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Lawmakers debate planned gas imports from Israel

By Raed Omari - Dec 09,2014 - Last updated at Dec 09,2014

AMMAN — Lawmakers on Tuesday expressed their staunch opposition to planned natural gas imports from Israel during a session dedicated to discuss the issue, while others defended the deal as a realistic option. 

MPs who took the podium called on the government to refrain from importing natural gas from Israel, arguing that the planned deal will have less to do with the economy and more with politics.

In September, the government said the state-owned National Electric Power Company (NEPCO) and the US-based Noble Energy signed a deal under which NEPCO would buy 250-300 million cubic feet of natural gas per day from Noble Energy.

In August, the Cabinet approved a recommendation by its Economic Development Committee to allow Jordan to benefit from the natural gas field discovered in Palestinian regional waters near Gaza and coordinate with the Palestinian Authority in this regard.

Critics among deputies argued that Jordan should not contribute to supporting the Israeli economy, citing Tel Aviv's "ugly" practices against the Palestinians and its daily assaults on Jerusalem's holy sites with no respect to the 1994 Wadi Araba Jordanian-Israeli peace deal, which stipulates Jordan’s custodianship over the shrines.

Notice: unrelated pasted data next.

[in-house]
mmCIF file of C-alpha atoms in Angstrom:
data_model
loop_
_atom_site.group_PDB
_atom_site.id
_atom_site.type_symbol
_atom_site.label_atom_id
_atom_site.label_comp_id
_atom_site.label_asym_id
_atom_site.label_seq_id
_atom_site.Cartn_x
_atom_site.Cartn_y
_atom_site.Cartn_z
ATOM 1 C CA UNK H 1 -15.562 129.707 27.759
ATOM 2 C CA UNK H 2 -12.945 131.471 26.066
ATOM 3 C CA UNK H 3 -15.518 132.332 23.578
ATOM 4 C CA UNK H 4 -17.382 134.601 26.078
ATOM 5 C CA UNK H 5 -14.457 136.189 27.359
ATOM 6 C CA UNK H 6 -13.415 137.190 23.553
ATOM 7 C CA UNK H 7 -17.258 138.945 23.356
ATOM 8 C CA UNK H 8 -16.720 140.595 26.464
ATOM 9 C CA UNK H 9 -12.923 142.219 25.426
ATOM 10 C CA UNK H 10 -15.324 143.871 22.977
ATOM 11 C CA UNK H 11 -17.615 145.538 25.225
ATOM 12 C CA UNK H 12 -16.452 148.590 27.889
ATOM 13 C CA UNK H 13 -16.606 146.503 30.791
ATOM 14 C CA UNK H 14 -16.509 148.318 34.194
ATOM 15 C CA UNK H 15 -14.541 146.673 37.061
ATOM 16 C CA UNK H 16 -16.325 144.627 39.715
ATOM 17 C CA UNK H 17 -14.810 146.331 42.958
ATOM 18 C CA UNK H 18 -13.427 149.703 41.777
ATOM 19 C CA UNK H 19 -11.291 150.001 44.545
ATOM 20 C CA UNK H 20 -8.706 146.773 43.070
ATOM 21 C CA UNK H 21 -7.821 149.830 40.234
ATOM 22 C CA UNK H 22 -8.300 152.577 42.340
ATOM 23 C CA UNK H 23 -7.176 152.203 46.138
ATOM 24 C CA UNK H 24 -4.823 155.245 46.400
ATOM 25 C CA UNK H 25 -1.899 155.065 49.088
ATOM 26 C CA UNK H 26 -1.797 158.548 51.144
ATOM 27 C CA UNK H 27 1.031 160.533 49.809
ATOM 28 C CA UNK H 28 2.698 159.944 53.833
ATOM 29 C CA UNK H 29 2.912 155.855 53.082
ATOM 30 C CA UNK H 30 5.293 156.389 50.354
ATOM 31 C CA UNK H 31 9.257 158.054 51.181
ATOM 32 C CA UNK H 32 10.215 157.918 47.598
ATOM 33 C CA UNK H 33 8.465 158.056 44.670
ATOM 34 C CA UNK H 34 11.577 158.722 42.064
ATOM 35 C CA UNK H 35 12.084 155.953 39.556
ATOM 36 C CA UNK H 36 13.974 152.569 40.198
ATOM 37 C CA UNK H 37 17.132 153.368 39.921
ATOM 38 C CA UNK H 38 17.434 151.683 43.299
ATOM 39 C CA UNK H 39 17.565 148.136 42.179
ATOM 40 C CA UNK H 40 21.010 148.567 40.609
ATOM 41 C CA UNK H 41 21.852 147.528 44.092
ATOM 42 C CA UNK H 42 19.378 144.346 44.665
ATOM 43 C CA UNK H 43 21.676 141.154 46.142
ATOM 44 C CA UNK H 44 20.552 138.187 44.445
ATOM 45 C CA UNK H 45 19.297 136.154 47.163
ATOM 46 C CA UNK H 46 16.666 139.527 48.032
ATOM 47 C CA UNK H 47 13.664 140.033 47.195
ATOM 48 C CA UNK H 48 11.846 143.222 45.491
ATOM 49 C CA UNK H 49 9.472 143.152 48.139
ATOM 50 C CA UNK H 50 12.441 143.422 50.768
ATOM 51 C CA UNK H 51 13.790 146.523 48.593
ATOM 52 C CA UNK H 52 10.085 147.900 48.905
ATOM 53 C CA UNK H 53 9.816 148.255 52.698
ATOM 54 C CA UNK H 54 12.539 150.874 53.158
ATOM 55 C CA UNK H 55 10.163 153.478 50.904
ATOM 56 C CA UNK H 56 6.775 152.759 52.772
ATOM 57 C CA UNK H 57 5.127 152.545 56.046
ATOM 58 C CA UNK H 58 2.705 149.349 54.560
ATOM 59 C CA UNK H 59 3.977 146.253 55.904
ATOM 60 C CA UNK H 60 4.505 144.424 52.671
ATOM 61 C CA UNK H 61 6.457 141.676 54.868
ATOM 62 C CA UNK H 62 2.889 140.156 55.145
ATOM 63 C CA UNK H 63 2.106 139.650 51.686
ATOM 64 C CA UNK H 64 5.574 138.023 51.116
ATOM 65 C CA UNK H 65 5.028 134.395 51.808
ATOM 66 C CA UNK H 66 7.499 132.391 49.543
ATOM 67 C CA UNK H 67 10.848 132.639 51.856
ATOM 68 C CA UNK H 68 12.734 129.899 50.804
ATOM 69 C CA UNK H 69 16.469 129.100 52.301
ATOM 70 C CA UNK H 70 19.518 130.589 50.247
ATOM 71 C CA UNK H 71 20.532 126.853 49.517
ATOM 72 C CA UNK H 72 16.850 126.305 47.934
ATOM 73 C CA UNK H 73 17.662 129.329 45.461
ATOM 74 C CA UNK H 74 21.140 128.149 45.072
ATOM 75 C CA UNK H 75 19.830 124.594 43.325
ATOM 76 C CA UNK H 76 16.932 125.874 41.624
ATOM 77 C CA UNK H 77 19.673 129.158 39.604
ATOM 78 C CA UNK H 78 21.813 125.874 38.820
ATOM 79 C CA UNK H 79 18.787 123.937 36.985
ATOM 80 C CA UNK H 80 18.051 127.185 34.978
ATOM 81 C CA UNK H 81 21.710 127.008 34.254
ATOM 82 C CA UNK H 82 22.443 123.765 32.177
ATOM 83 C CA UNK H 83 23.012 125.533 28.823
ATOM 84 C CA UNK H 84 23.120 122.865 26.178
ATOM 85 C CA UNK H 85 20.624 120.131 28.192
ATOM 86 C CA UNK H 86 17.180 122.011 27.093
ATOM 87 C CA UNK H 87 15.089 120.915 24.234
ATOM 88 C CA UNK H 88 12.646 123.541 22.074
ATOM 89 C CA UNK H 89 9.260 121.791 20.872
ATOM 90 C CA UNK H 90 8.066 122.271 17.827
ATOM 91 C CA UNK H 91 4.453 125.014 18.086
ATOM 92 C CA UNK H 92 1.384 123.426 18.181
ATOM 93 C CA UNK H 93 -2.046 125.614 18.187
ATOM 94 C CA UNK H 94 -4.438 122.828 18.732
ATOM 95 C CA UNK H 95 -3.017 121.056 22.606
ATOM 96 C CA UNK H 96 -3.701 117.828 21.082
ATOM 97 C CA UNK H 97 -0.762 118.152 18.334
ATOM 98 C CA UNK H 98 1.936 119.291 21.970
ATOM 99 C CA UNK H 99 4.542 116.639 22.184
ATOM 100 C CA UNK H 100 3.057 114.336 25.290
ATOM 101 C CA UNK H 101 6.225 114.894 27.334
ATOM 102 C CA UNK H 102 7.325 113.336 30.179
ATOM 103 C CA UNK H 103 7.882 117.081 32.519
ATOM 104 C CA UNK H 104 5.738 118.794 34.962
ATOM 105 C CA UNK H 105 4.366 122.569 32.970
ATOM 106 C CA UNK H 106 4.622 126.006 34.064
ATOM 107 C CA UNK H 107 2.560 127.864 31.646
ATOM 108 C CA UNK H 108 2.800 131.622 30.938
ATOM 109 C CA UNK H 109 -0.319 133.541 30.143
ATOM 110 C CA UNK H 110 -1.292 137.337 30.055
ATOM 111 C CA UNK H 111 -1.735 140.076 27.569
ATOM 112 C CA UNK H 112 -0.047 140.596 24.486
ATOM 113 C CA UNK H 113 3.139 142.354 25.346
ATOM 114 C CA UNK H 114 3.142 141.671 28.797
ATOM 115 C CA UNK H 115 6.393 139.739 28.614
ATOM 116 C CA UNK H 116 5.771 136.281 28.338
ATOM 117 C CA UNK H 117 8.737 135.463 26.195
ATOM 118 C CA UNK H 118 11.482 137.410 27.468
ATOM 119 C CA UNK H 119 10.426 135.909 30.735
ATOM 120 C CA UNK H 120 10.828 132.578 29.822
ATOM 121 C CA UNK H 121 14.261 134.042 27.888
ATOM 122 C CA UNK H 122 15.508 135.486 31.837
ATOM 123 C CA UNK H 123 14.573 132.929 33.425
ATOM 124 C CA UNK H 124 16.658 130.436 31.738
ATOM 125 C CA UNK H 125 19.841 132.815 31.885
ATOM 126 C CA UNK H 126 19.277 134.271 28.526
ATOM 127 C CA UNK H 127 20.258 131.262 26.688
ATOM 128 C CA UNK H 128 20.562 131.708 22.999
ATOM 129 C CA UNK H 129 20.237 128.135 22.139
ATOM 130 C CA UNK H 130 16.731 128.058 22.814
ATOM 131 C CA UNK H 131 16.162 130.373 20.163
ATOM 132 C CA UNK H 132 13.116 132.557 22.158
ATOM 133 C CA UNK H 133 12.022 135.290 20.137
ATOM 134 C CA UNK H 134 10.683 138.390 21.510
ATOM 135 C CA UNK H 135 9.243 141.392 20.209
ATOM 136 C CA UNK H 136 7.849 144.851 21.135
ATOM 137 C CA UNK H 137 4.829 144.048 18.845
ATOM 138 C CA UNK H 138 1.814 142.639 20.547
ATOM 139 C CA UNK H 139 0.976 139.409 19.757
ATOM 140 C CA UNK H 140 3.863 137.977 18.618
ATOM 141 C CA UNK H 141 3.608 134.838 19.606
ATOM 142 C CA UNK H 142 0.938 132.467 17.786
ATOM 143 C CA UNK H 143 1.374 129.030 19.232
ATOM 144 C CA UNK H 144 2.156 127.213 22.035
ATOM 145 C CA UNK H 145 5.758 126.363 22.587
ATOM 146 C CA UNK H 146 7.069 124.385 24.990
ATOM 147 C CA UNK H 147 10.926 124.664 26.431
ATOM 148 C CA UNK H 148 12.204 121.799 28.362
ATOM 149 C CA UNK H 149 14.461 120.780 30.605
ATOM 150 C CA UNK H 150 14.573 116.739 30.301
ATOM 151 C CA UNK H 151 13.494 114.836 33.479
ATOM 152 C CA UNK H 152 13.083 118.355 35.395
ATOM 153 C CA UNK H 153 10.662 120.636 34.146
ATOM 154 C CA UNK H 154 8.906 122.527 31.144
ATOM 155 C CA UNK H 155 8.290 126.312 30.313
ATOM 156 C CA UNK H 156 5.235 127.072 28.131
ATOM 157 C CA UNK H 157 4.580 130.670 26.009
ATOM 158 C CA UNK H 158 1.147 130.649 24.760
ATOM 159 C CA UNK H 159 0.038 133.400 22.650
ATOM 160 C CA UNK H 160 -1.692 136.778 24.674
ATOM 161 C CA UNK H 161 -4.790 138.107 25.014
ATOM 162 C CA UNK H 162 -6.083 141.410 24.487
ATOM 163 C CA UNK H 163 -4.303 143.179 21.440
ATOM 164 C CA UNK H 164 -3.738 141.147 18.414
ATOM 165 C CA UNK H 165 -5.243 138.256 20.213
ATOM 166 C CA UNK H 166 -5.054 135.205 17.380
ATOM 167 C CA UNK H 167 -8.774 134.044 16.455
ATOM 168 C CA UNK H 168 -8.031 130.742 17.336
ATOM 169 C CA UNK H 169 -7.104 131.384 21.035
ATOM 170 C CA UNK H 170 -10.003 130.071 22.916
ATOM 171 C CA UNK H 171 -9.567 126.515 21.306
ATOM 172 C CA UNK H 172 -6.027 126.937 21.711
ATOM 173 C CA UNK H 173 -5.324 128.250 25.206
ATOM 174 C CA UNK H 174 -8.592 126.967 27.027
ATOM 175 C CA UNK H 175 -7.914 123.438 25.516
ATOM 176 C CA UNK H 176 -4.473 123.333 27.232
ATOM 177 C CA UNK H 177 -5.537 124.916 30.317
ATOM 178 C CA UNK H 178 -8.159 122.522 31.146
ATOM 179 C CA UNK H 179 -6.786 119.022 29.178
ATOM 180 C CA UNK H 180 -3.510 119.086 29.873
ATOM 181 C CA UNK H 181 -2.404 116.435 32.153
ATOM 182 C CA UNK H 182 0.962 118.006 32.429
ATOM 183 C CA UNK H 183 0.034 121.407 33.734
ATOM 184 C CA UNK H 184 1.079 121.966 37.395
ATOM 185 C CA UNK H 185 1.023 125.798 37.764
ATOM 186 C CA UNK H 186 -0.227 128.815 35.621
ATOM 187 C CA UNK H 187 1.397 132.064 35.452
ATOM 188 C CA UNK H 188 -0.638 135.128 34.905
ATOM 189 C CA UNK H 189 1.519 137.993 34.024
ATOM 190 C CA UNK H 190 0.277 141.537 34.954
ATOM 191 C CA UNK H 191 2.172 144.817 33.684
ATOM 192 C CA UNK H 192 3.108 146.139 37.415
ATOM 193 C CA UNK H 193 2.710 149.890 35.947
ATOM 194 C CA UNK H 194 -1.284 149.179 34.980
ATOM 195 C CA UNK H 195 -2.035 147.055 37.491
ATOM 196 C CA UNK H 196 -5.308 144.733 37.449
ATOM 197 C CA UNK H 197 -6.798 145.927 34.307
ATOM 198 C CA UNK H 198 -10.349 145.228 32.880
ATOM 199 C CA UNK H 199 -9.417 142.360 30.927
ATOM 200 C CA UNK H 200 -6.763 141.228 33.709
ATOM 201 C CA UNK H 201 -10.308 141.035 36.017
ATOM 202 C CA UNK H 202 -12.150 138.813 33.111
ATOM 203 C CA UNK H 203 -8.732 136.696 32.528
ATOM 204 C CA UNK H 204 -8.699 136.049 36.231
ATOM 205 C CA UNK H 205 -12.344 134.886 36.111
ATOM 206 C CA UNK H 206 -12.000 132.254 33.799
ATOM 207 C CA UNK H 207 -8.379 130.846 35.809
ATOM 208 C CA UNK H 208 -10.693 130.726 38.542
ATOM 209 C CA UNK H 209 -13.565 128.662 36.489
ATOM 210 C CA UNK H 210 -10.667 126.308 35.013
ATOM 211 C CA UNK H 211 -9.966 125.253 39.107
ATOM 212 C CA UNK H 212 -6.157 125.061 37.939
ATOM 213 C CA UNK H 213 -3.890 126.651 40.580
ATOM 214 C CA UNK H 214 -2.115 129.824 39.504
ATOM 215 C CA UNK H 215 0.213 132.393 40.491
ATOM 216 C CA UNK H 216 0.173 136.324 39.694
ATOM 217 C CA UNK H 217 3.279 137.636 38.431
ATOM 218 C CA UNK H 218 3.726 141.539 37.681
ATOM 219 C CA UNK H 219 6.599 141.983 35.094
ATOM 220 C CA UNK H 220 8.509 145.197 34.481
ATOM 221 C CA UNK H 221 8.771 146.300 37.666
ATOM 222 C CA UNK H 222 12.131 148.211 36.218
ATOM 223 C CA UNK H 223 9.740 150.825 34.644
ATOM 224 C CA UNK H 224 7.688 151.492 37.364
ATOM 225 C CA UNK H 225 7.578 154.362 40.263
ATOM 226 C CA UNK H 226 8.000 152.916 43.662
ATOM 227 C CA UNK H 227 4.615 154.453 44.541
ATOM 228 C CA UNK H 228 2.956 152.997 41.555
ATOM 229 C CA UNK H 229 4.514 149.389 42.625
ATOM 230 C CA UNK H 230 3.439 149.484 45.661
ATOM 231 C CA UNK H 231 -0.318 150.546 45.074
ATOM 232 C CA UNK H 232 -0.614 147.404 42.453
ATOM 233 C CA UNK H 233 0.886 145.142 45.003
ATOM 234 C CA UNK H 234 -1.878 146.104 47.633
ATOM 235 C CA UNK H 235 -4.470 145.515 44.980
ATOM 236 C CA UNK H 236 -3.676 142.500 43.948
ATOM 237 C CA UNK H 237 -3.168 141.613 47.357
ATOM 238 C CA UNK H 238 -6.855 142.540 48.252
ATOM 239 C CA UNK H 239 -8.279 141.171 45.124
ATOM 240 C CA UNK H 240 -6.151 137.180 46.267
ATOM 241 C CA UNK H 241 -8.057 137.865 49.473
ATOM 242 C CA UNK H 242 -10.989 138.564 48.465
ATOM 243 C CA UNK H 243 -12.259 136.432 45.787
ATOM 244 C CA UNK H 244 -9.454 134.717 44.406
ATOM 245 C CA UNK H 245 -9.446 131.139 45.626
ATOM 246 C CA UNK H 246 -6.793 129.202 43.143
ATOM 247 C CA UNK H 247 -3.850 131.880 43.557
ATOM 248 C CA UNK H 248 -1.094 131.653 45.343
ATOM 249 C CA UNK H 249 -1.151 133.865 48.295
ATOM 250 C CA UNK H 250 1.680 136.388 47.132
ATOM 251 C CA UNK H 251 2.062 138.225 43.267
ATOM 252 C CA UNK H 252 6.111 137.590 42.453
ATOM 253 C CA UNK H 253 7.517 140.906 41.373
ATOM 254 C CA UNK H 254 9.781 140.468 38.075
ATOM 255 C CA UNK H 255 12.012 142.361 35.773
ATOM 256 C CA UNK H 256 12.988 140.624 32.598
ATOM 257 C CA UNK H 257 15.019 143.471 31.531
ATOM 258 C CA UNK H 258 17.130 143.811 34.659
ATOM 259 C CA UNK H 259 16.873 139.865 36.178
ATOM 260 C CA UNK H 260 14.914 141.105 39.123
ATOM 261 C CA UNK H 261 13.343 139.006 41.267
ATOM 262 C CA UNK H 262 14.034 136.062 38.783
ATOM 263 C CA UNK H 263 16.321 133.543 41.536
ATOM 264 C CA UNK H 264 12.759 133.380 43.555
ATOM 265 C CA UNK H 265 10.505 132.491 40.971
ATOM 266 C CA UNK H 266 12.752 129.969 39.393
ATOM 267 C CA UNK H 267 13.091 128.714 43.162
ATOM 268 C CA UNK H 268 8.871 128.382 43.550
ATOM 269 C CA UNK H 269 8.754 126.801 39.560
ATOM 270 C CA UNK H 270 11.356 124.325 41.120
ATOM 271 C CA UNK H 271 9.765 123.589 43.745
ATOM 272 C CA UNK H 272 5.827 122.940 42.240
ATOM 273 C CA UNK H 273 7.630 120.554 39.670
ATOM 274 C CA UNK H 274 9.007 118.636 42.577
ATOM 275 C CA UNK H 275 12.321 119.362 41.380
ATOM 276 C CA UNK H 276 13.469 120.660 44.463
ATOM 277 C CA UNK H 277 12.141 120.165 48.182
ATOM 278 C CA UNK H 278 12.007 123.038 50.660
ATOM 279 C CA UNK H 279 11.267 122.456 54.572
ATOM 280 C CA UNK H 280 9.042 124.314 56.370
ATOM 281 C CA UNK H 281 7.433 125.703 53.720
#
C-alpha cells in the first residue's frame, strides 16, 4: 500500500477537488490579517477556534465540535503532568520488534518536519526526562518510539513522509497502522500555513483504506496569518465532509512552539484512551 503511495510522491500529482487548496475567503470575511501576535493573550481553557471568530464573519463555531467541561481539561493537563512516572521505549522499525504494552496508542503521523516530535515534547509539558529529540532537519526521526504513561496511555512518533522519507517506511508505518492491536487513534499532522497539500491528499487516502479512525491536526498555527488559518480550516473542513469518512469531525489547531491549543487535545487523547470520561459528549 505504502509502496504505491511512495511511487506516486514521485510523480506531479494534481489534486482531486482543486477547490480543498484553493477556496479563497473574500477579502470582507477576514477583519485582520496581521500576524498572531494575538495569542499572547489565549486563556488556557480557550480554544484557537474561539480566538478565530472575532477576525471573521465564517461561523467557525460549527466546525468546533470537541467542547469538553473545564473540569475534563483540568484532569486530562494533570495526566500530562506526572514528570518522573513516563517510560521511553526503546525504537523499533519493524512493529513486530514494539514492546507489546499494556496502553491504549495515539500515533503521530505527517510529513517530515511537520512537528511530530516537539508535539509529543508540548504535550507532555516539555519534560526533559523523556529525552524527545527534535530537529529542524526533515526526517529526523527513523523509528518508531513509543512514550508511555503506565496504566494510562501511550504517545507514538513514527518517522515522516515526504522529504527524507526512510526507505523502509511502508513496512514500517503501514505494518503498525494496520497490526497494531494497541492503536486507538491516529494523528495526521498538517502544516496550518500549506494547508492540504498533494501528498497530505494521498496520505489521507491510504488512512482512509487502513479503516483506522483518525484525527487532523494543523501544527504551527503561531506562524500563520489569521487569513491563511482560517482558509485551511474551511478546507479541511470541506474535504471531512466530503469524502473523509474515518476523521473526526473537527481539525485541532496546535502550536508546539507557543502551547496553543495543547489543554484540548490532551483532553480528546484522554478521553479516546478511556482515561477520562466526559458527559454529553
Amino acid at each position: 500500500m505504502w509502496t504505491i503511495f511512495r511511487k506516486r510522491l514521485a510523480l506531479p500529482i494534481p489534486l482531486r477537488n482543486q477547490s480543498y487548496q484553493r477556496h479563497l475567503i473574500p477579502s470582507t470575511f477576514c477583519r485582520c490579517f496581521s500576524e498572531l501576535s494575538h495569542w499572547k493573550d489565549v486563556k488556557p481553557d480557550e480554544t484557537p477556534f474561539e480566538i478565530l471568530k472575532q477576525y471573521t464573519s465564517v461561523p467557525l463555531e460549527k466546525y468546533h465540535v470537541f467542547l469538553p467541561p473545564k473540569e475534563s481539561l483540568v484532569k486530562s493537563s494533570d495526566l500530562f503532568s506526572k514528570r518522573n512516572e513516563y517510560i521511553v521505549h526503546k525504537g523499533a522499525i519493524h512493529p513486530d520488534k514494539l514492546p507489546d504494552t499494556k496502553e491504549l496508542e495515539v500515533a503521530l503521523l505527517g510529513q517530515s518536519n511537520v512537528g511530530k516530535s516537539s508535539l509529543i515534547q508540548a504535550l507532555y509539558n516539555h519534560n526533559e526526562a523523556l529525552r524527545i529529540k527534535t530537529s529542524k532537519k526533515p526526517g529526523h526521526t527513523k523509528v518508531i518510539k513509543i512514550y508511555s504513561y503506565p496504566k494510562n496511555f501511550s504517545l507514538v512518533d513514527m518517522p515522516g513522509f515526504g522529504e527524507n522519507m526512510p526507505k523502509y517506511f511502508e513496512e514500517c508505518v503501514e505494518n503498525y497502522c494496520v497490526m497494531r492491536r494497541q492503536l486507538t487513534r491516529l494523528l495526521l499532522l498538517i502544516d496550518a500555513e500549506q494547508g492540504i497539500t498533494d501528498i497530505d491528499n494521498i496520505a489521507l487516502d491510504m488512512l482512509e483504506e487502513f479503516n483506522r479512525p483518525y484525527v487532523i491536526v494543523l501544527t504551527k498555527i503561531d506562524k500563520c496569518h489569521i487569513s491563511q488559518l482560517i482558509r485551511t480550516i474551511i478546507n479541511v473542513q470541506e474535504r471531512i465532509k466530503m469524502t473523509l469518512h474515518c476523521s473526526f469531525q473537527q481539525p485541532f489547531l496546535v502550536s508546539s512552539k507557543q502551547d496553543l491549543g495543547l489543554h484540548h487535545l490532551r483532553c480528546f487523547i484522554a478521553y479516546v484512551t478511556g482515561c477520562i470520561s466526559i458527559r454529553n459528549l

Other lawmakers cited Israel's objection to a Palestinian state and the Knesset's endorsement of a law enshrining Israel's status as a Jewish state.

Others warned that endorsing the deal would ignite a political problem for Jordan, which is now in “dire need for a unified internal front”.

The rationale behind the deal is not convincing, some deputies said, calling on the government to seek alternatives other than Israeli natural gas. 

However, some MPs saw no harm in importing natural gas from Israel, claiming that the government cannot be keener on the Palestinian cause than the Palestinian Authority which buys gas from the Israeli side. 

Recognising Jordan’s energy dilemma, proponents said they have confidence in Prime Minister Abdullah Ensour’s government to run the state’s affairs the way it sees suitable and in the best interest of the country and the people.  

At the beginning of the session, Minister of Energy and Mineral Resources Mohammad Hamed said that the government can no longer stand idle watching NEPCO’s losses mounting year by year, taking down the national economy in the process, explaining that the availability of gas from various sources is the only remedy.

“Jordan should not be captive to a single source of natural gas. All options must be there in our short- and long-term strategy,” Hamed said, adding: “Buying gas from Noble Energy neither poses a threat to Jordan nor puts the national economy at the mercy of any state.”

Without naming Israel, the minister listed six justifications for importing natural gas from the natural gas reserves in the eastern Mediterranean, including curbing NEPCO’s losses and securing more than one source of gas. “Importing liquefied natural gas will enhance the Kingdom’s energy security.”

The withdrawal of British Petroleum from the concession agreement of gas exploration in the Risheh field, the low cost of natural gas-fired electricity generation and the impossibility to replace natural gas with renewable energy and oil shale to generate electricity are the other reasons Hamed cited. 

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